This week, OECD director of education and skills Andreas Schleicher, set about debunking some common myths associated with the best and worst performing education systems in the OECD/Pisa reports. And, for many parents in the UAE, paying a high price for their child's education- the results might come as somewhat of a shock.
Disadvantaged Kids Don't Always Do Badly
Writing for the BBC, Schleicher, remained adamant that children from disadvantaged backgrounds don't necessarily perform badly.
"Results from Pisa tests show that the 10% most disadvantaged 15-year-olds in Shanghai have better maths skills than the 10% most privileged students in the United States and several European countries," he reported.
It Isn't About The Cash
Studies have shown success has little to do with how much money a country spends on its education system, and all about where it's spent.
"For example, students in the Slovak Republic, which spends around $53,000 (£35,000) per student between the age of 6 and 15, perform on average at the same level at age 15 as the United States which spends over $115,000 (£76,000) per student."
Class Size Makes Little Difference
Here in the UAE one of the biggest selling points for private education is small class size, however according to Schleicher, "Pisa results show no relationship between class size and learning outcomes, neither within nor across countries."
Schleicher reports, "the highest performing education systems in Pisa tend to systematically prioritise the quality of teachers over the size of classes. Wherever they have to make a choice between a smaller class and a better teacher, they go for the latter."
Immigrants Lower Results
"Results from Pisa tests show no relationship between the share of students with an immigrant background in a country and the overall performance of students in that country," says Schleicher.
Even students with a similar backgrounds can have very different learning outcomes, in fact, results show it has little to do with where they have come from, and everything to do with where they end up going to school.
Selection Doesn't Equal Success
Countries which use the process of 'academic 'selection' don't actually perform any better than those who don't.
In fact, "none of the countries with a high degree of stratification, whether in the form of tracking, streaming, or grade repetition is among the top performing education systems or among the systems with the highest share of top performers," Schleicher insists.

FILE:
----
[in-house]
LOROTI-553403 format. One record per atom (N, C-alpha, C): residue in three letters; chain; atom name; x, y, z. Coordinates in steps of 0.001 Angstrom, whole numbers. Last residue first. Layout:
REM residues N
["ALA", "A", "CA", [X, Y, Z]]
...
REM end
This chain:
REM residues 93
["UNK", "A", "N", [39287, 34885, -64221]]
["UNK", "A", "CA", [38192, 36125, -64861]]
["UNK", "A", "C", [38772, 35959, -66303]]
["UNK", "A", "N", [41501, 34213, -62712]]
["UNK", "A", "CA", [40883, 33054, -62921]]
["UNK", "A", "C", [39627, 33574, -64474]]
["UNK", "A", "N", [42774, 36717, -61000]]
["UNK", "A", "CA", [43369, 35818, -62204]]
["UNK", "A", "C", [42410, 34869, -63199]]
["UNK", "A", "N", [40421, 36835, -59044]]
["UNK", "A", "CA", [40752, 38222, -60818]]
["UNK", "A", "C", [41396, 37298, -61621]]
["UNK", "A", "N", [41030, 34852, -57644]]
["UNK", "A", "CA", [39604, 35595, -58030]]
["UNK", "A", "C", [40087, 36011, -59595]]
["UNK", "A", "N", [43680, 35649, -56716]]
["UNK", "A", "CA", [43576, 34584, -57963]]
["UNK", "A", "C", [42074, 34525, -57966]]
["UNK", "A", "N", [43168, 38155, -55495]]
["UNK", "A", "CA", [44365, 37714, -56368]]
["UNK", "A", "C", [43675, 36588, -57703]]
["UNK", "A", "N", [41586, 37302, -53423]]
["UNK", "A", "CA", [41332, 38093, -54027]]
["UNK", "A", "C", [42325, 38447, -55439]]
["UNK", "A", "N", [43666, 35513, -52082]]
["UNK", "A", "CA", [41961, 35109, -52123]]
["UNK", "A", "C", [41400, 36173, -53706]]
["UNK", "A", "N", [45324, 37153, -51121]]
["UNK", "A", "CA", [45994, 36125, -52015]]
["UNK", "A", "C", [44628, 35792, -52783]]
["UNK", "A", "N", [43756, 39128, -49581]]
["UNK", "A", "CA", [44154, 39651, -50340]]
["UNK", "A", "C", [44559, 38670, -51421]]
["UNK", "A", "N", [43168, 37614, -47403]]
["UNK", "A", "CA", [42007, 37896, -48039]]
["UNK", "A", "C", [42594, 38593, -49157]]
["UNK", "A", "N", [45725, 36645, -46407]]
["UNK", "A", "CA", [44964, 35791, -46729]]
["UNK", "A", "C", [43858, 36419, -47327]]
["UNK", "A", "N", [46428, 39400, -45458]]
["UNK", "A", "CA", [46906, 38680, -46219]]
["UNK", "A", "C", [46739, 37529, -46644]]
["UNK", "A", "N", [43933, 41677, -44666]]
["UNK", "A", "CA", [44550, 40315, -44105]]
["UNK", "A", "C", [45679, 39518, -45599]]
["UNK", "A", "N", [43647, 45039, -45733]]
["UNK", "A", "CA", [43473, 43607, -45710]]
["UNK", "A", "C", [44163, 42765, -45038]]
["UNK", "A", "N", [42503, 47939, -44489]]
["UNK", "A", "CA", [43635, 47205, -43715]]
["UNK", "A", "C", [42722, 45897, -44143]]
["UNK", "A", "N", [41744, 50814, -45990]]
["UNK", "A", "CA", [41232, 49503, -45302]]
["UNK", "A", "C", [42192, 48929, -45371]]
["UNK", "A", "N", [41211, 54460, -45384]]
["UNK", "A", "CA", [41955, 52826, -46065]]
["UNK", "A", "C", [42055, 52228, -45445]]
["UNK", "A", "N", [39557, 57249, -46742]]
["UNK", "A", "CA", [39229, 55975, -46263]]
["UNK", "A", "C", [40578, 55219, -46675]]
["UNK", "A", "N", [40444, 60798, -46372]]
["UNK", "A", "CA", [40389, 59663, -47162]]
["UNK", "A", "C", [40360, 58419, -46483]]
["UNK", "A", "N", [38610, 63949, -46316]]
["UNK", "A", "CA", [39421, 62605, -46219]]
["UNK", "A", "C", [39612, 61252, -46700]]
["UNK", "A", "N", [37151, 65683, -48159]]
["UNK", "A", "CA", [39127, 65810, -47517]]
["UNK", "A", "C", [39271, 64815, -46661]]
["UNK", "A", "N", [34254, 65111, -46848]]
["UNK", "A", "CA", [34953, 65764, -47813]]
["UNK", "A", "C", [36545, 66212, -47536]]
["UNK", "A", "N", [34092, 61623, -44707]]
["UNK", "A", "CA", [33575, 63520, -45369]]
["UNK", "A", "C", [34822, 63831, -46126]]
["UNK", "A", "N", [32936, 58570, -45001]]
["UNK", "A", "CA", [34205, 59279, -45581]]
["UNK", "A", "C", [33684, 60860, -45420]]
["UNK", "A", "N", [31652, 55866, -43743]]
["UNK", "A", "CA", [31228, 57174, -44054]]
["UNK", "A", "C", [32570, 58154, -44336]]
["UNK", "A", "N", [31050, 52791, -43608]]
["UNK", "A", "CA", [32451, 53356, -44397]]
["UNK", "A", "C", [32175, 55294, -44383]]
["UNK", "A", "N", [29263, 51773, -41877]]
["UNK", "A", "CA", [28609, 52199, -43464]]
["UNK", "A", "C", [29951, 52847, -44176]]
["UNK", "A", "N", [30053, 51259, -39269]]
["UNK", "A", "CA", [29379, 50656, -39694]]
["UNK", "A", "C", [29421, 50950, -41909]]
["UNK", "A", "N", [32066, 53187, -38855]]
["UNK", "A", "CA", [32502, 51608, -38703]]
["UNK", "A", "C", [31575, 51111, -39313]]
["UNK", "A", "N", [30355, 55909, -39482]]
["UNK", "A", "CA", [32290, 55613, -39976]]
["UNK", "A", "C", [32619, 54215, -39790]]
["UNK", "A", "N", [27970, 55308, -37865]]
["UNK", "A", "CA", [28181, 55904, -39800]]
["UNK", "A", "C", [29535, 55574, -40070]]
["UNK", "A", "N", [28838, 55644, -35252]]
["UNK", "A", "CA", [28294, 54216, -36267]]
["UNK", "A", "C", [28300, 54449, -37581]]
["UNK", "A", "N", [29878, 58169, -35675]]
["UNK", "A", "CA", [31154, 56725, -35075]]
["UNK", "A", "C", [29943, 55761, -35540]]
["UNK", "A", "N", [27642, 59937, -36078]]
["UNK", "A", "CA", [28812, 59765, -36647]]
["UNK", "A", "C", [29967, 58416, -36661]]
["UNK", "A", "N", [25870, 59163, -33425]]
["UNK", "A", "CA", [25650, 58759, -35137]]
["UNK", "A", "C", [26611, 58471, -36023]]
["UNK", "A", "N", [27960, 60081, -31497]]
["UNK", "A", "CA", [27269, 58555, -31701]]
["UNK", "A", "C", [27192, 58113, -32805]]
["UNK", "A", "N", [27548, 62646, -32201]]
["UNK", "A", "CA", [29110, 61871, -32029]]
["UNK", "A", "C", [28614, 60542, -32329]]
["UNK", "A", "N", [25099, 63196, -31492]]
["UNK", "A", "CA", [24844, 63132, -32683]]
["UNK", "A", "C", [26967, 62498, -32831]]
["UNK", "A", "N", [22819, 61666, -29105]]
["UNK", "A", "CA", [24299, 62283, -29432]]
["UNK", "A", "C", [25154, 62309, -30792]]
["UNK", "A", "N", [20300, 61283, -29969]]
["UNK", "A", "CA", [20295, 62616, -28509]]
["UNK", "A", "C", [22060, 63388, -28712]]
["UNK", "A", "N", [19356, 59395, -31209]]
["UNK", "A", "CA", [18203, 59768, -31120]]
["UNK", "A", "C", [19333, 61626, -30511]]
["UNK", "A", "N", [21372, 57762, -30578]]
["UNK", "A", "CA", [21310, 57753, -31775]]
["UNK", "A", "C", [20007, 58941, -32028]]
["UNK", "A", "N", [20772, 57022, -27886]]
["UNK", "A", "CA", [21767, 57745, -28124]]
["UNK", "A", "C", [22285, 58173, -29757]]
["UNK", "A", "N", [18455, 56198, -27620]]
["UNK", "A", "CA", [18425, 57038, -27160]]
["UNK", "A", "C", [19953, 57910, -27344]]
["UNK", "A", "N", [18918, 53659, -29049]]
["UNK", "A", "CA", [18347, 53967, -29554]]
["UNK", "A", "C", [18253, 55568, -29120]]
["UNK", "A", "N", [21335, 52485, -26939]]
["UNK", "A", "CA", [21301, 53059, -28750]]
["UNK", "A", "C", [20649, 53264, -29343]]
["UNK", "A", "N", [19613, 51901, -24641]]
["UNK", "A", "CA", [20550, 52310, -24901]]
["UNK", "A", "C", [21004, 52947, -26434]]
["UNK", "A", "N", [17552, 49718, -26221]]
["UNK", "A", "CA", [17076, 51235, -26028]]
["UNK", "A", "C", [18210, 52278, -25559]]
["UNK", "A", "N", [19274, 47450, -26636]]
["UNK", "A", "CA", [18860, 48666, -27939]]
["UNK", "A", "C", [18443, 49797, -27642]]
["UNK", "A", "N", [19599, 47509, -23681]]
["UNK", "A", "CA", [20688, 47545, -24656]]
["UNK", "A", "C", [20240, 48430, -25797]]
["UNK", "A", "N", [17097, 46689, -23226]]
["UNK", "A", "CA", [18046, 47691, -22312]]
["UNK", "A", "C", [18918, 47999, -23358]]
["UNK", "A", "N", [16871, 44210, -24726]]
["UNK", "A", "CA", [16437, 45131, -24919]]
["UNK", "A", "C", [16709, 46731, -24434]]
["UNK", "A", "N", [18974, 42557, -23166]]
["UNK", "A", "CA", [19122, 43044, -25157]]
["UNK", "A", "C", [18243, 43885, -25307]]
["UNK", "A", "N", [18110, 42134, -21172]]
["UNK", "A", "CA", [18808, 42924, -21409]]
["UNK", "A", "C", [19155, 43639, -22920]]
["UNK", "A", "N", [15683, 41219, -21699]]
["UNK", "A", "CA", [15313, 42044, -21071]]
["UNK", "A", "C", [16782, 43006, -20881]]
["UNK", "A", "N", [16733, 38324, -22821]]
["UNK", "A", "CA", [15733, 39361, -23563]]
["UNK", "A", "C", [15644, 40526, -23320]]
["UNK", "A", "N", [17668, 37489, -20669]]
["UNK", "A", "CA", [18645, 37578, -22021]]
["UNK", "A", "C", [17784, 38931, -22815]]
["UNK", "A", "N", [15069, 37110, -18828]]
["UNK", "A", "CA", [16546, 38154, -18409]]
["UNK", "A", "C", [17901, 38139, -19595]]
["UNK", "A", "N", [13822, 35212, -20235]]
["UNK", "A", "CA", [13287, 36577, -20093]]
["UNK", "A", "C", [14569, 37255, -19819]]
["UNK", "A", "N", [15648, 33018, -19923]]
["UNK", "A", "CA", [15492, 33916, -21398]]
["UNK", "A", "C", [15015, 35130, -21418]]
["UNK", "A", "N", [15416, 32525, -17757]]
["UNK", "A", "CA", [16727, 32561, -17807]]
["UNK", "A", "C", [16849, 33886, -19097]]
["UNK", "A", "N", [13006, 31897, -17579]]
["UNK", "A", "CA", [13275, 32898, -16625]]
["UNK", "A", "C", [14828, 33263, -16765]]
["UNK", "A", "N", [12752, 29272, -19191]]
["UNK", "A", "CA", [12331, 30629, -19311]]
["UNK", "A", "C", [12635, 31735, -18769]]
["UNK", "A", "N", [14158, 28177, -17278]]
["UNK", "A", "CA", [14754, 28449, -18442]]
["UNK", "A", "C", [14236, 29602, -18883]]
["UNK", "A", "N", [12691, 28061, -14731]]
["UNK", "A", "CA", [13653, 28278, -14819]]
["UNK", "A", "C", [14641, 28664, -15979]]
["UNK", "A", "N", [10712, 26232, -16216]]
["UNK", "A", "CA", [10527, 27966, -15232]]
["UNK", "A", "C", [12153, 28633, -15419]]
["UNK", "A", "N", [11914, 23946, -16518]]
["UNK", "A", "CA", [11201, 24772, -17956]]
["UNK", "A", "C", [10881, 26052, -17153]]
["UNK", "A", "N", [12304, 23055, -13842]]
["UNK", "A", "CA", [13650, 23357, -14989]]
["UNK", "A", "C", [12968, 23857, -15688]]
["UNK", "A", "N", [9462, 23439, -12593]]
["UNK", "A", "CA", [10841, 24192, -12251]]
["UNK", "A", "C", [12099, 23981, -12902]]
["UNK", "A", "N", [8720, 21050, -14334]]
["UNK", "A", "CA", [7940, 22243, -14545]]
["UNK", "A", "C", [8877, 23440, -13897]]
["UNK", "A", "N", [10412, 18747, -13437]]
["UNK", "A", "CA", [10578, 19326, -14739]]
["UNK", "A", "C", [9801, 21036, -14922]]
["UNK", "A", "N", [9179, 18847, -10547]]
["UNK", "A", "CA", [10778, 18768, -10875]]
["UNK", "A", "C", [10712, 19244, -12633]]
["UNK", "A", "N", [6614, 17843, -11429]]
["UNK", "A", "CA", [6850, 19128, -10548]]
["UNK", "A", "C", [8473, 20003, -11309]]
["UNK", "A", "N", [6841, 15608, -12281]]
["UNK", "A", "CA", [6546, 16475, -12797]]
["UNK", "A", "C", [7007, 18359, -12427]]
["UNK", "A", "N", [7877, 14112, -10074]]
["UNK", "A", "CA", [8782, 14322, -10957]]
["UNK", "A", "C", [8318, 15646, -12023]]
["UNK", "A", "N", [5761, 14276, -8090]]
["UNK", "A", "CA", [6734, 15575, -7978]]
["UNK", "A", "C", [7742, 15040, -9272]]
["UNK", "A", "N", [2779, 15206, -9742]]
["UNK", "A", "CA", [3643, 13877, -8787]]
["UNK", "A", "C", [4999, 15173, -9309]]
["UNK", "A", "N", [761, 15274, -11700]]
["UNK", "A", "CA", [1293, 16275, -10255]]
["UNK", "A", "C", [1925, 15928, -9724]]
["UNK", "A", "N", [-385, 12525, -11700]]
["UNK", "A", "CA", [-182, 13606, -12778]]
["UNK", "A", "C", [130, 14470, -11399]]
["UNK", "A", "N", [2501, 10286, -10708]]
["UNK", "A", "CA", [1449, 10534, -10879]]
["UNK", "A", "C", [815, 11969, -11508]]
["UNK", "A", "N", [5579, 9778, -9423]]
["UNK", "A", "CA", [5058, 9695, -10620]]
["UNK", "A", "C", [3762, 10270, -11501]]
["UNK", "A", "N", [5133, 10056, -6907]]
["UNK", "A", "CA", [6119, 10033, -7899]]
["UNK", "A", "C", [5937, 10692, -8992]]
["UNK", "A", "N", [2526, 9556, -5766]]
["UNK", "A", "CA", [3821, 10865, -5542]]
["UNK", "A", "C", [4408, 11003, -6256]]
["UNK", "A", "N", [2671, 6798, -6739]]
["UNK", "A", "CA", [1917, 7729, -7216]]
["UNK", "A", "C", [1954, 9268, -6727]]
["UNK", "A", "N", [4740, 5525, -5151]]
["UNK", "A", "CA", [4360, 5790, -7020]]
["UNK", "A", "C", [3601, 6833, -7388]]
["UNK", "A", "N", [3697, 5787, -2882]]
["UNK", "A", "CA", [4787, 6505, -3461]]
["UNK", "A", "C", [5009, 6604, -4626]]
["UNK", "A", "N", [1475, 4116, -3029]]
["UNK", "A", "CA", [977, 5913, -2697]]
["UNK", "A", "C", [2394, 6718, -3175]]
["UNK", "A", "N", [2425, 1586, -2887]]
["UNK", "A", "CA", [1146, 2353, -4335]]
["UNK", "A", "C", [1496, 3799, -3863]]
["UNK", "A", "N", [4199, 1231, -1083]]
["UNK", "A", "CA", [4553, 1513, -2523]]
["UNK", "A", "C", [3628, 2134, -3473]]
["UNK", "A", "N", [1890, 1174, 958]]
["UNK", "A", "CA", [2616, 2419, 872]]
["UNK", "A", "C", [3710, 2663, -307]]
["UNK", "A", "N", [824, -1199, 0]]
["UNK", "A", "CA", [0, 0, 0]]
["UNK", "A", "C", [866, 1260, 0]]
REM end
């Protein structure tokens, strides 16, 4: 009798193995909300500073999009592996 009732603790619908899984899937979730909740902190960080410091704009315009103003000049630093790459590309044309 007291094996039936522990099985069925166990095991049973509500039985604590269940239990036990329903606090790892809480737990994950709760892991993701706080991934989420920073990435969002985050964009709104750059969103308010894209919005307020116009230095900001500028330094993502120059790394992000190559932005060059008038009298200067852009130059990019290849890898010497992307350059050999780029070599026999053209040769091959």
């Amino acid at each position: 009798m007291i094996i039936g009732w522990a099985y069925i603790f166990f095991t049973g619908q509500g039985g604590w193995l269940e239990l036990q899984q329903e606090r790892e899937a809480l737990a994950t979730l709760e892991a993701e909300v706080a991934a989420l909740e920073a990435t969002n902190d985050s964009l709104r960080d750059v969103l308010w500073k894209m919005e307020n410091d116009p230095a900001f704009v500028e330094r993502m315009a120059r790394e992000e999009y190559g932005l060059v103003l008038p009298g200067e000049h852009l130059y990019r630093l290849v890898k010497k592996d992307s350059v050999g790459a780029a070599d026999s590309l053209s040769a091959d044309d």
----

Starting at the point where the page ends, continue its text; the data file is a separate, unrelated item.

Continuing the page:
New Isn't Always Best
Results have shown that just because technology or globalisation have created the need for new skills, moving away from the traditional subjects isn't the solution.
Schleicher points out that education systems which incorporate newer subjects such as financial literacy are actually out-performed by those who ignore it and focus instead on in-depth maths.
Schleicher notes, "when we can access so much content on Google, where routine skills are being digitised or outsourced, and where jobs are changing rapidly, the focus is on enabling people to become lifelong learners, to manage complex ways of thinking and working."
"In top performing education systems the curriculum is not mile-wide and inch-deep, but tends to be rigorous, with a few things taught well and in great depth," Schleicher says.
Softly Softly Isn't The Best Policy
Studies have shown that kids who are pushed- do better in school. Countries who place emphasis on 'inherited intelligence' and not graft- have poorer results than those who drive children to strive.
Schleicher points out, "the findings from Pisa also show this mistaken belief, with a significant share of students in the western world reporting that they needed good luck rather than hard work to do well in mathematics or science. It's a characteristic that is consistently negatively related to performance."
"In Finland, Japan, Singapore, Shanghai and Hong Kong, students, parents, teachers and the public at large tend to share the belief that all students are capable of achieving high standards. Students in those systems consistently reported that if they tried hard, they would trust in their teachers to help them excel," Schleicher notes.